The doctor shortage is looming in our future, and the exodus of top scientific talent out of the U.S. may be just a few years away. But imagine the scenario if you added a domestic war, ethnic violence, and an unstable (relatively speaking) government to the equation. Cue the current situation in Iraq, in which legions of educated workers—including doctors and other health professionals—are high-tailing it to safer pastures, as Newsweek reports. And who can blame them: Since the U.S. invasion began, doctors have been prime targets for violence, including assassination, ransom kidnapping, and torture.

Unsurprisingly, around 30,000 doctors, plus some dentists and pharmacists, have fled the country as a result, and despite the fact that things have calmed down since the near-chaos of 2006, only about 800 have returned. To put that number into perspective, the total population of Iraq is around 28 million, compared to over 300 million in the U.S. The expected American doctor shortage, which could be enough to throw our health care system into crisis, is projected to be 50,000 to 100,000 doctors—not that much more than what Iraq has already lost.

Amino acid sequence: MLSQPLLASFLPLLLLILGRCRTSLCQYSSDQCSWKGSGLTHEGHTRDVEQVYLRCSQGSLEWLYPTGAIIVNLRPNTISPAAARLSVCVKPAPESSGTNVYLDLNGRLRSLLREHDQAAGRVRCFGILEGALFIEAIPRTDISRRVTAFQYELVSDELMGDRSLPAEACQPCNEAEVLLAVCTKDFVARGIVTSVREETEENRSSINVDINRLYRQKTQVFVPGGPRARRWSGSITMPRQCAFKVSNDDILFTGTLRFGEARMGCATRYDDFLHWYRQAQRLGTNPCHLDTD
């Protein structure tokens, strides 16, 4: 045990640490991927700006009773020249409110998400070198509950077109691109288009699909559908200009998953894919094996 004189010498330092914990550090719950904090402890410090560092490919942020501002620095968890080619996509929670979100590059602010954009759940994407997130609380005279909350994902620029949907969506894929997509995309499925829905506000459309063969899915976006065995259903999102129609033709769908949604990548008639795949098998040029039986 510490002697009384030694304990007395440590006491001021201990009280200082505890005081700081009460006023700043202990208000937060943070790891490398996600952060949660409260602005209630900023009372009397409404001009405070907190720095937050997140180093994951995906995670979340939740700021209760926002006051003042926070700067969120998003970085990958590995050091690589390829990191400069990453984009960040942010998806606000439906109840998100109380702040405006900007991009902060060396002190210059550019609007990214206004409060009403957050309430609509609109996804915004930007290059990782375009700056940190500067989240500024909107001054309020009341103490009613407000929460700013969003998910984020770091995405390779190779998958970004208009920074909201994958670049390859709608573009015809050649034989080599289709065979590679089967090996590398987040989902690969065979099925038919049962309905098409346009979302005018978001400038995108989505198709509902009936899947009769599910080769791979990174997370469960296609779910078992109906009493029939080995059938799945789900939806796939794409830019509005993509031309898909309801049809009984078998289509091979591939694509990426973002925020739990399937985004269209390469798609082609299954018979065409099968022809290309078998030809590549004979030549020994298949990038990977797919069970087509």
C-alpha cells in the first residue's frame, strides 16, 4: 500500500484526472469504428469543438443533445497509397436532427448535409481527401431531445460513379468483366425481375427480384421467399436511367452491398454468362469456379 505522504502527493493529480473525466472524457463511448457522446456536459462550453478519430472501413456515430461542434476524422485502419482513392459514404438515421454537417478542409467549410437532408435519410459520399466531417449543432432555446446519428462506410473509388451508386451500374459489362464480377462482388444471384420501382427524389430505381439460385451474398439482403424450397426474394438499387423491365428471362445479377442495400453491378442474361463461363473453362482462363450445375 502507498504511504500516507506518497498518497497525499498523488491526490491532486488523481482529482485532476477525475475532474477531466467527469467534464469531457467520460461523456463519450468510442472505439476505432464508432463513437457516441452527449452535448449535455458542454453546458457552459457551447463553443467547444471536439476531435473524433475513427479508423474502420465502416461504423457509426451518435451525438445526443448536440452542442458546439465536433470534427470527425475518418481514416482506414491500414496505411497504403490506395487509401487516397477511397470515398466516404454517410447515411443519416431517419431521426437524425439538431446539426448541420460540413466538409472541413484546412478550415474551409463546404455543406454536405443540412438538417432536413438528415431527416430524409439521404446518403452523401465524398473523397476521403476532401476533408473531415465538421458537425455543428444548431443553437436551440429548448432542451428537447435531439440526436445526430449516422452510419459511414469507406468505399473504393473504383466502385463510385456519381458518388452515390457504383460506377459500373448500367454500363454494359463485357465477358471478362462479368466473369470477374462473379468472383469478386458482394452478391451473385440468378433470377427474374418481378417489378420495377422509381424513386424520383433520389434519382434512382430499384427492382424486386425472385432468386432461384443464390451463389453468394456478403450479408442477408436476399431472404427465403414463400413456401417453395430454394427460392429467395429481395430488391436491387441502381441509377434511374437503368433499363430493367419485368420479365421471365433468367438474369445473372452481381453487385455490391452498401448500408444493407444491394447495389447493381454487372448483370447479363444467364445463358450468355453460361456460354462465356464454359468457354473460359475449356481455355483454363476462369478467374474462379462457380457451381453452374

Then there’s the other urgent dilemma: With all the experienced doctors fleeing the country, who’s left to train the med students?

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CATEGORIZED UNDER: Health Care, Science in Wartime
MORE ABOUT: doctors, Iraq

Lawrence Krauss Has Something to Say to the Next President

By Melissa Lafsky | October 17, 2008 4:33 pm